Thursday, 23 February 2017

EVERYBODY by Branden Jacobs-Jenkins at the Signature Theatre

     I have admired everything I have seen for far by Branden Jacobs-Jenkins, so I really looked forward to EVERYBODY, his take on the quasi-morality play EVERYMAN. EVERYBODY was, alas, a disappointment.
     EVERYMAN itself if a strange hybrid. In my day it was taught as the best example of a medieval morality play but it isn't typical of the genre and was probably written as a closet drama, to be read, not to be produced. Popular English morality plays of the 14th century were far more ribald and crass (the devil, the most popular character, often farted fireworks). EVERYMAN (perhaps based on a Dutch play), is far more austere with far fewer theatrics. It asks a question often asked by medieval and early modern drama--of what value is an individual's life? What matters at the moment of death? What mattered to a Christian audience of the period and to the author of EVERYMAN was faith and, in EVERYMAN, Good Deeds (not an idea that Martin Luther would approve of. God in EVERYMAN is ultimately interested in teaching the title character that only one's good works accompany one to the grave. Only one's good deeds redeem one's life. What do you have left of EVERYMAN if you take away the religion that is the heart and soul of the play? In Jacobs-Jenkins version of EVERYMAN, to quote the Beatles, "All you need is love." Now a good Christian would agree that love, caritas, is what we should feel toward every living thing including our enemies. But what does love mean in EVERYBODY? Love for whom, for what? Jacobs-Jenkins never explores this, making EVERYBODY his least intellectually rigorous or coherent play. In fact, I found it to be quite a despairing play. His gender neutral Everybody finds that all the things he valued in life are worth nothing at the moment of death.  He's left with love, played by a cute sweet guy. Instead of Good Deeds, he's left with "All the shitty things he ever did." As a person of faith, I found the play amusing but sad and empty. Be nice to everybody" is a sad dilution of the message of EVERYMAN or the message of love espoused by many faiths.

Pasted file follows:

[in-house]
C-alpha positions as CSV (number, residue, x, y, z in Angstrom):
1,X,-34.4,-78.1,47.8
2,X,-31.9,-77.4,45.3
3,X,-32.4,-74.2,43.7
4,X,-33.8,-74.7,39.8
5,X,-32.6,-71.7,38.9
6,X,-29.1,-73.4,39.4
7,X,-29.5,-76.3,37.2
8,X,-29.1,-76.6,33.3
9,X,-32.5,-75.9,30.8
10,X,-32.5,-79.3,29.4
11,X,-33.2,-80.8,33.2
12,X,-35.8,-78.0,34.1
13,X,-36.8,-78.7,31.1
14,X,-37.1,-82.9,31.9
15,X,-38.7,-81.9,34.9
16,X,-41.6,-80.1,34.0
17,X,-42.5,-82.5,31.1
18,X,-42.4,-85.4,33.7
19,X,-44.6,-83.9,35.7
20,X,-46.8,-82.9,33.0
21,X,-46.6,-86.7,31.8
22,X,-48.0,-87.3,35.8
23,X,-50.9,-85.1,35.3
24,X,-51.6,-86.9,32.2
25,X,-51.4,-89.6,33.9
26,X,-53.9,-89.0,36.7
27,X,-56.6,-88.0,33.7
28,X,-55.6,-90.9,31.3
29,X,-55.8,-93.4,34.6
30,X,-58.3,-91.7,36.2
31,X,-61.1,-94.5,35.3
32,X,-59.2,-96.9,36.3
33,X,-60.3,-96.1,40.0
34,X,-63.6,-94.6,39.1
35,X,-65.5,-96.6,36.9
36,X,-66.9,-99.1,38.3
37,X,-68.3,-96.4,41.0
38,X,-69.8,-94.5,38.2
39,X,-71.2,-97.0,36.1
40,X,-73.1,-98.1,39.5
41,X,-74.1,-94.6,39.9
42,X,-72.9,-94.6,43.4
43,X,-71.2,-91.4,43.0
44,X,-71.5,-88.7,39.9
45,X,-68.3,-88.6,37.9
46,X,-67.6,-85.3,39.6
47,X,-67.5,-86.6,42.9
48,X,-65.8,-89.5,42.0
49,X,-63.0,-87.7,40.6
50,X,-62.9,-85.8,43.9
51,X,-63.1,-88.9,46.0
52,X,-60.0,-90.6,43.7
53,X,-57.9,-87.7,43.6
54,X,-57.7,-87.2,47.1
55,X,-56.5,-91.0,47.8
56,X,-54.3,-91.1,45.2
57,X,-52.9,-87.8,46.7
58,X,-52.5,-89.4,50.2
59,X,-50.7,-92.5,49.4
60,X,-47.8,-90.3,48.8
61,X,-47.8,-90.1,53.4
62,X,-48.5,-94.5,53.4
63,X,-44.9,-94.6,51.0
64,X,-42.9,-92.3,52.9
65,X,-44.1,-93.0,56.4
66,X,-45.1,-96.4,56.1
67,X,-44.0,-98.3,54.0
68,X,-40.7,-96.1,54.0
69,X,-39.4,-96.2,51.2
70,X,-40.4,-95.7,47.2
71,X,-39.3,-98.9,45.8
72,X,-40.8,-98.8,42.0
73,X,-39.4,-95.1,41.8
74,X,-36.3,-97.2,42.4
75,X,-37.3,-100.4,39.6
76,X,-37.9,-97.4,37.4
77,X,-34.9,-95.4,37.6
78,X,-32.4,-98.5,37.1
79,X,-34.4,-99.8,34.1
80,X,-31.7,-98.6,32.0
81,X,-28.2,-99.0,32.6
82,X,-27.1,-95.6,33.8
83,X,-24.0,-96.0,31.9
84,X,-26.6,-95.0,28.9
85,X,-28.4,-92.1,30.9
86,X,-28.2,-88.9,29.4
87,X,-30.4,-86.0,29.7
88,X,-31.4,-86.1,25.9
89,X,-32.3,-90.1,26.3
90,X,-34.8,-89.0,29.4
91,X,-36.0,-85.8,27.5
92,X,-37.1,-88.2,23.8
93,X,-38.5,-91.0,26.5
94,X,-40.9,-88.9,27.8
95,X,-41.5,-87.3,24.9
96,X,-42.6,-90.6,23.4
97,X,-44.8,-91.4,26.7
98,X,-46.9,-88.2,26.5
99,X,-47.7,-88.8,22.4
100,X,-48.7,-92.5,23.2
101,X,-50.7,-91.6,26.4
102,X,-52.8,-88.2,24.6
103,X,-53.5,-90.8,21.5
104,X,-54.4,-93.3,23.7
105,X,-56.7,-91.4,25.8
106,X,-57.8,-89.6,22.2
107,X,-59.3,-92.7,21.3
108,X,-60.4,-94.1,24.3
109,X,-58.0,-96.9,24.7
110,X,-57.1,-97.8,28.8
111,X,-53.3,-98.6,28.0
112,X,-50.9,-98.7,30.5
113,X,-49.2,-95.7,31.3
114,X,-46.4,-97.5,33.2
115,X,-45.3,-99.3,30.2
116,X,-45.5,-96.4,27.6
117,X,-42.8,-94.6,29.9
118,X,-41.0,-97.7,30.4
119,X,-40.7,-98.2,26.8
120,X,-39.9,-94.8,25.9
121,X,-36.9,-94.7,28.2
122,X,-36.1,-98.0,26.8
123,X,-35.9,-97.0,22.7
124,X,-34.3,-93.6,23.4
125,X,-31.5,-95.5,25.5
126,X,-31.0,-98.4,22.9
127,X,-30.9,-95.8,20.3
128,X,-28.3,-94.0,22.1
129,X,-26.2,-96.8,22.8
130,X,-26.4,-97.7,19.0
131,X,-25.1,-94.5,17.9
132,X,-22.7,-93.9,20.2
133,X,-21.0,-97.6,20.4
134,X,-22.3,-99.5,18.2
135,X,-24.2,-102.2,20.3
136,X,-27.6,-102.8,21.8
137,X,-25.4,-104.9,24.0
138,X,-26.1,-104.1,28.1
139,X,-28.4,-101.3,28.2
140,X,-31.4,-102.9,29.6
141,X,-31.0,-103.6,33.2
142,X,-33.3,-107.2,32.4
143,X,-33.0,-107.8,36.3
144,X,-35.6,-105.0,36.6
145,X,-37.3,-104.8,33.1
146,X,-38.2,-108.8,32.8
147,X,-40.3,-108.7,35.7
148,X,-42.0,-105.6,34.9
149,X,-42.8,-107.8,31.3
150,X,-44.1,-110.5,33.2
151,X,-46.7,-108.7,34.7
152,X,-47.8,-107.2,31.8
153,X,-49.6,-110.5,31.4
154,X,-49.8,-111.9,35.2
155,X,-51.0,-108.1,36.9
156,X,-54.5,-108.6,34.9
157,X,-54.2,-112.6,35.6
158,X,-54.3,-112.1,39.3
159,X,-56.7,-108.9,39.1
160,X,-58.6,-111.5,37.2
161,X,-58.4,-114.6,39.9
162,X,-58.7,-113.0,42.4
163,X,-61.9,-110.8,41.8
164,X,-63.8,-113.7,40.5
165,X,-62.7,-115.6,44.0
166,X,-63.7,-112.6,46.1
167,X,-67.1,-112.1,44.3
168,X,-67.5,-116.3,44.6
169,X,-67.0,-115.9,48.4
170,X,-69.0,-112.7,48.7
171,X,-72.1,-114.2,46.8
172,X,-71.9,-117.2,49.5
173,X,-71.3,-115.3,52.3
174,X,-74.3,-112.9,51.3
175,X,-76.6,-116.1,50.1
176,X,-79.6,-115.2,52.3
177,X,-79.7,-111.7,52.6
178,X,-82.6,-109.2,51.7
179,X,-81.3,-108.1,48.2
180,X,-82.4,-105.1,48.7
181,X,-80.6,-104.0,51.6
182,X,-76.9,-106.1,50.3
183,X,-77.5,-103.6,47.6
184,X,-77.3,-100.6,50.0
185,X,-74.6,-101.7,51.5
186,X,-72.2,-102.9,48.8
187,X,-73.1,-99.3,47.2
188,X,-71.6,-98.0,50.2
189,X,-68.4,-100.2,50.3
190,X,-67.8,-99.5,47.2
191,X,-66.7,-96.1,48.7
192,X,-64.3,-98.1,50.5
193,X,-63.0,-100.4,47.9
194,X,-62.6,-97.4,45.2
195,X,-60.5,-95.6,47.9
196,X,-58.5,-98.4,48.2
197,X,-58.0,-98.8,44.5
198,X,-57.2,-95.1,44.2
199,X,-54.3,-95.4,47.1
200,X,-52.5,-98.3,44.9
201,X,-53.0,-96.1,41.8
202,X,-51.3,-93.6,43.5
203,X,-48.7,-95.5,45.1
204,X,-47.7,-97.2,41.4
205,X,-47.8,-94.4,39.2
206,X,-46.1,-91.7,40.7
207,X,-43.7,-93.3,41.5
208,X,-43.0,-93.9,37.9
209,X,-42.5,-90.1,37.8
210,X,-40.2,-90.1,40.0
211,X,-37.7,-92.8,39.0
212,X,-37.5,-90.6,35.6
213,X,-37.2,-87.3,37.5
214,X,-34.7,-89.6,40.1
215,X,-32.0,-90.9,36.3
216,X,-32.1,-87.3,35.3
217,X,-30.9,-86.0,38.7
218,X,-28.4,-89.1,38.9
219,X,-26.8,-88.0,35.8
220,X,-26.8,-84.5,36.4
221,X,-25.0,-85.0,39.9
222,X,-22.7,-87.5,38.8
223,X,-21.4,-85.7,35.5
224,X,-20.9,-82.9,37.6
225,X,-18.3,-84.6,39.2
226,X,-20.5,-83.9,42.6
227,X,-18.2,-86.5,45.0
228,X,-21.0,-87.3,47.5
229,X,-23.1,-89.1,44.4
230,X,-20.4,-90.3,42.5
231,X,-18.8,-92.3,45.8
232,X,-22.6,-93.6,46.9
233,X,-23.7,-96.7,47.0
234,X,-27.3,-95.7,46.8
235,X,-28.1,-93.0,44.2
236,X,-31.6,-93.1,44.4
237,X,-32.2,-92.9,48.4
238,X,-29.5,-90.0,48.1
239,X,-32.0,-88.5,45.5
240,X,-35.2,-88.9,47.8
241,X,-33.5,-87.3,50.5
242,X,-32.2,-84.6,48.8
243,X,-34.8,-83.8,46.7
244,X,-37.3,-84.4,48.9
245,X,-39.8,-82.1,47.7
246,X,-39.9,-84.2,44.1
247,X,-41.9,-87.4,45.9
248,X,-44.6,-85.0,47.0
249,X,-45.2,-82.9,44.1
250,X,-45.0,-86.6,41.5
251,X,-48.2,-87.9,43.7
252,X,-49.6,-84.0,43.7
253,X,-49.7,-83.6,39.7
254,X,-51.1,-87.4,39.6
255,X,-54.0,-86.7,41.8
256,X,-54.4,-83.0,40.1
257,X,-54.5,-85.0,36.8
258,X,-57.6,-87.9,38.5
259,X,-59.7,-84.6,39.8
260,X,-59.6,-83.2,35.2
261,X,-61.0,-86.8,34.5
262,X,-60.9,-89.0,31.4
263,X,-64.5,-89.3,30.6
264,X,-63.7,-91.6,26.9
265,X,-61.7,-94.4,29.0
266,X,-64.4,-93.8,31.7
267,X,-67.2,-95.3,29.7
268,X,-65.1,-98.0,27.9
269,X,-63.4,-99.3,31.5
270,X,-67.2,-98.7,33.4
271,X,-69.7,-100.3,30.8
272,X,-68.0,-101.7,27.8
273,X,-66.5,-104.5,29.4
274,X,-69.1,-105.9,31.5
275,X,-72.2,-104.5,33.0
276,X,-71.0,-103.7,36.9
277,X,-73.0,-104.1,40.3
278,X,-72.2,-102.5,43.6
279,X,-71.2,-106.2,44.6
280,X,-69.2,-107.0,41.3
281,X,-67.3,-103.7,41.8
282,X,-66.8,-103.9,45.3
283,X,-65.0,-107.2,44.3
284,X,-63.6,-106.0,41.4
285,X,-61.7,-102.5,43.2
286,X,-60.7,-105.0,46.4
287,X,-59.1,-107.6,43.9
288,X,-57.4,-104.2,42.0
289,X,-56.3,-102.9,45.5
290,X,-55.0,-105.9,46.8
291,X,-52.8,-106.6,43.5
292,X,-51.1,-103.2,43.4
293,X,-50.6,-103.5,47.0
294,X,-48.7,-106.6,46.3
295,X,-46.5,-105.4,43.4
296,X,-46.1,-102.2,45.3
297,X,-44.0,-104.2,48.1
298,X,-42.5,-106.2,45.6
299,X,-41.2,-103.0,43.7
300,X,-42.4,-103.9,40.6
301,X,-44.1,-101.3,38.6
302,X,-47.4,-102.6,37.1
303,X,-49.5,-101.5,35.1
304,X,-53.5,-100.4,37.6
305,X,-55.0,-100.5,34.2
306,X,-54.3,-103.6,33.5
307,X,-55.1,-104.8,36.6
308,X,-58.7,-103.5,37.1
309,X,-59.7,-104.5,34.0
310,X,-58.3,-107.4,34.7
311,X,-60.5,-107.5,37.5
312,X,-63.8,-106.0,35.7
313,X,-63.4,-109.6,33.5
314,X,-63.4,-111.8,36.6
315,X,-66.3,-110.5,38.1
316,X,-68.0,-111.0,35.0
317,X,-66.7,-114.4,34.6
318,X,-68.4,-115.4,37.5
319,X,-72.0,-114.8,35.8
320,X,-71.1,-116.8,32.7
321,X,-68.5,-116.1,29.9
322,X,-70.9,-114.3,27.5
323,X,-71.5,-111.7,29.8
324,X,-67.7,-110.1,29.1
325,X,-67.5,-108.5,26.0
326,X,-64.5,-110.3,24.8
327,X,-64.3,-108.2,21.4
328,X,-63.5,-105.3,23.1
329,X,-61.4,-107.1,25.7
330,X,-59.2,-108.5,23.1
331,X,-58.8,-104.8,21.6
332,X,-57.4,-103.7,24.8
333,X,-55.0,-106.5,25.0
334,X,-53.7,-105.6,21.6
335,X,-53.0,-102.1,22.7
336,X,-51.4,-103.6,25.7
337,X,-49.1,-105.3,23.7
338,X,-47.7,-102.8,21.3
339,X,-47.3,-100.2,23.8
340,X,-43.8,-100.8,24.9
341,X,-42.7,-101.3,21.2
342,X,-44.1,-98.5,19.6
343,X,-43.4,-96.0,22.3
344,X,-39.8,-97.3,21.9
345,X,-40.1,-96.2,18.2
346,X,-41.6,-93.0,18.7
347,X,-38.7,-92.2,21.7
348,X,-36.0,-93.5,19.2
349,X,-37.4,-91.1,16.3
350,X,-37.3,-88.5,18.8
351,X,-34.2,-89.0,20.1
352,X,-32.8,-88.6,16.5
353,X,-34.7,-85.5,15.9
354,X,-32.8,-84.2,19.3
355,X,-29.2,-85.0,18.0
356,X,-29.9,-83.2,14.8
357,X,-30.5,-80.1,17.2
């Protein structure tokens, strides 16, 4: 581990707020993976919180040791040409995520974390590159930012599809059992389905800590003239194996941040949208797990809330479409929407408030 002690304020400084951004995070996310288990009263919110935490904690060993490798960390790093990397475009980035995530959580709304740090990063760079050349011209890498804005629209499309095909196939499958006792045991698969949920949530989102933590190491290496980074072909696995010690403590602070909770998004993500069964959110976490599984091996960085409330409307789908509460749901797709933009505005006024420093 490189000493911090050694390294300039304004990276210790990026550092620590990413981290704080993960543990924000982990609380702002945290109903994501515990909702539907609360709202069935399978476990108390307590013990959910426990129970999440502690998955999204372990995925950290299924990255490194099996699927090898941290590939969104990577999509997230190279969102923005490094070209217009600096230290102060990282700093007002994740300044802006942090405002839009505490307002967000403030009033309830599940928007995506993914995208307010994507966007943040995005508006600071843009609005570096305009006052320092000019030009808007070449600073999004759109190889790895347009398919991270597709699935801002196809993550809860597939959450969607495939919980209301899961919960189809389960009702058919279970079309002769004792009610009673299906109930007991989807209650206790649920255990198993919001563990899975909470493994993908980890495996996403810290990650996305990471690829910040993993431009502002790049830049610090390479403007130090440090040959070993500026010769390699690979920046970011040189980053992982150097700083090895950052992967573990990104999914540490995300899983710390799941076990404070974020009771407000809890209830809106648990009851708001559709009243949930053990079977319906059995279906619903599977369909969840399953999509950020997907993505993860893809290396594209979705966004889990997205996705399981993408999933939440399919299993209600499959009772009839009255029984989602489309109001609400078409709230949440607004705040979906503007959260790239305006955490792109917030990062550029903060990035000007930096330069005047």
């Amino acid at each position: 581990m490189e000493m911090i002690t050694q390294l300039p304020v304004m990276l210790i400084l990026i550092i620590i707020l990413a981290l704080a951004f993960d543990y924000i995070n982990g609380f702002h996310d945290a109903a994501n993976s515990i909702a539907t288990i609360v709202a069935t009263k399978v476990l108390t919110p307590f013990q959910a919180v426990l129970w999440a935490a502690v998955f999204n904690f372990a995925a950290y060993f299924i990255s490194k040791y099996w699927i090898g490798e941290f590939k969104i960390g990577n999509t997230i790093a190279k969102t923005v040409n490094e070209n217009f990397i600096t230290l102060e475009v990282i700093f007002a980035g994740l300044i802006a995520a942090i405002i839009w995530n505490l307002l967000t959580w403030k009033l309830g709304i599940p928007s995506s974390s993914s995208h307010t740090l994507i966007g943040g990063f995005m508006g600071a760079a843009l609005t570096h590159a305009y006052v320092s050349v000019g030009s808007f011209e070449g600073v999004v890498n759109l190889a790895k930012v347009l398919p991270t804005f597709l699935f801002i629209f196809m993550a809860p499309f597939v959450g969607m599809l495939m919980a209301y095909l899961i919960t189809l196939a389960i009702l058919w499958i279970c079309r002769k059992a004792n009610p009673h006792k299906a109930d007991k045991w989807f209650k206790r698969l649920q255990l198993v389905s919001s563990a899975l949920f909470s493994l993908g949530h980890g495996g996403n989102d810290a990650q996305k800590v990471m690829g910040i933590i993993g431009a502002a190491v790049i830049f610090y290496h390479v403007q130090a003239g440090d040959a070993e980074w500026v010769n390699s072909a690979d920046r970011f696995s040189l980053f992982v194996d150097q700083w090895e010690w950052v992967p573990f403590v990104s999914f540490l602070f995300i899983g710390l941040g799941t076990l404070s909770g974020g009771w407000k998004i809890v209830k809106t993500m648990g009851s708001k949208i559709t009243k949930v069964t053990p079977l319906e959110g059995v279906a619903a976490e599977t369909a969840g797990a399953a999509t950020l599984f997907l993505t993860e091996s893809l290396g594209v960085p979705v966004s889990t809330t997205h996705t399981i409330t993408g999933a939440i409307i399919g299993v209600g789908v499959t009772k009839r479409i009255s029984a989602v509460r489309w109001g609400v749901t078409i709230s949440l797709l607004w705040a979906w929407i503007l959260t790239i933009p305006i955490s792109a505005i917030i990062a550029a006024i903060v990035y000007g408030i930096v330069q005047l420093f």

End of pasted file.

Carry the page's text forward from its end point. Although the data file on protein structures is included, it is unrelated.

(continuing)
As usual with Jenkins, the play is imbued with a great sense of theatre. There's a lottery in which one of the actors is randomly chosen to play Everybody (Louis Cancelmi at my performance). There's a light show and a dance of death performed by two skeletons. There's a lot of contemporary humor. There are also tiresome moments--much sitting in the dark while we hear the recorded voices of a man and a woman arguing over whether one or the other is racist. I felt that many scenes were a minute or two too long.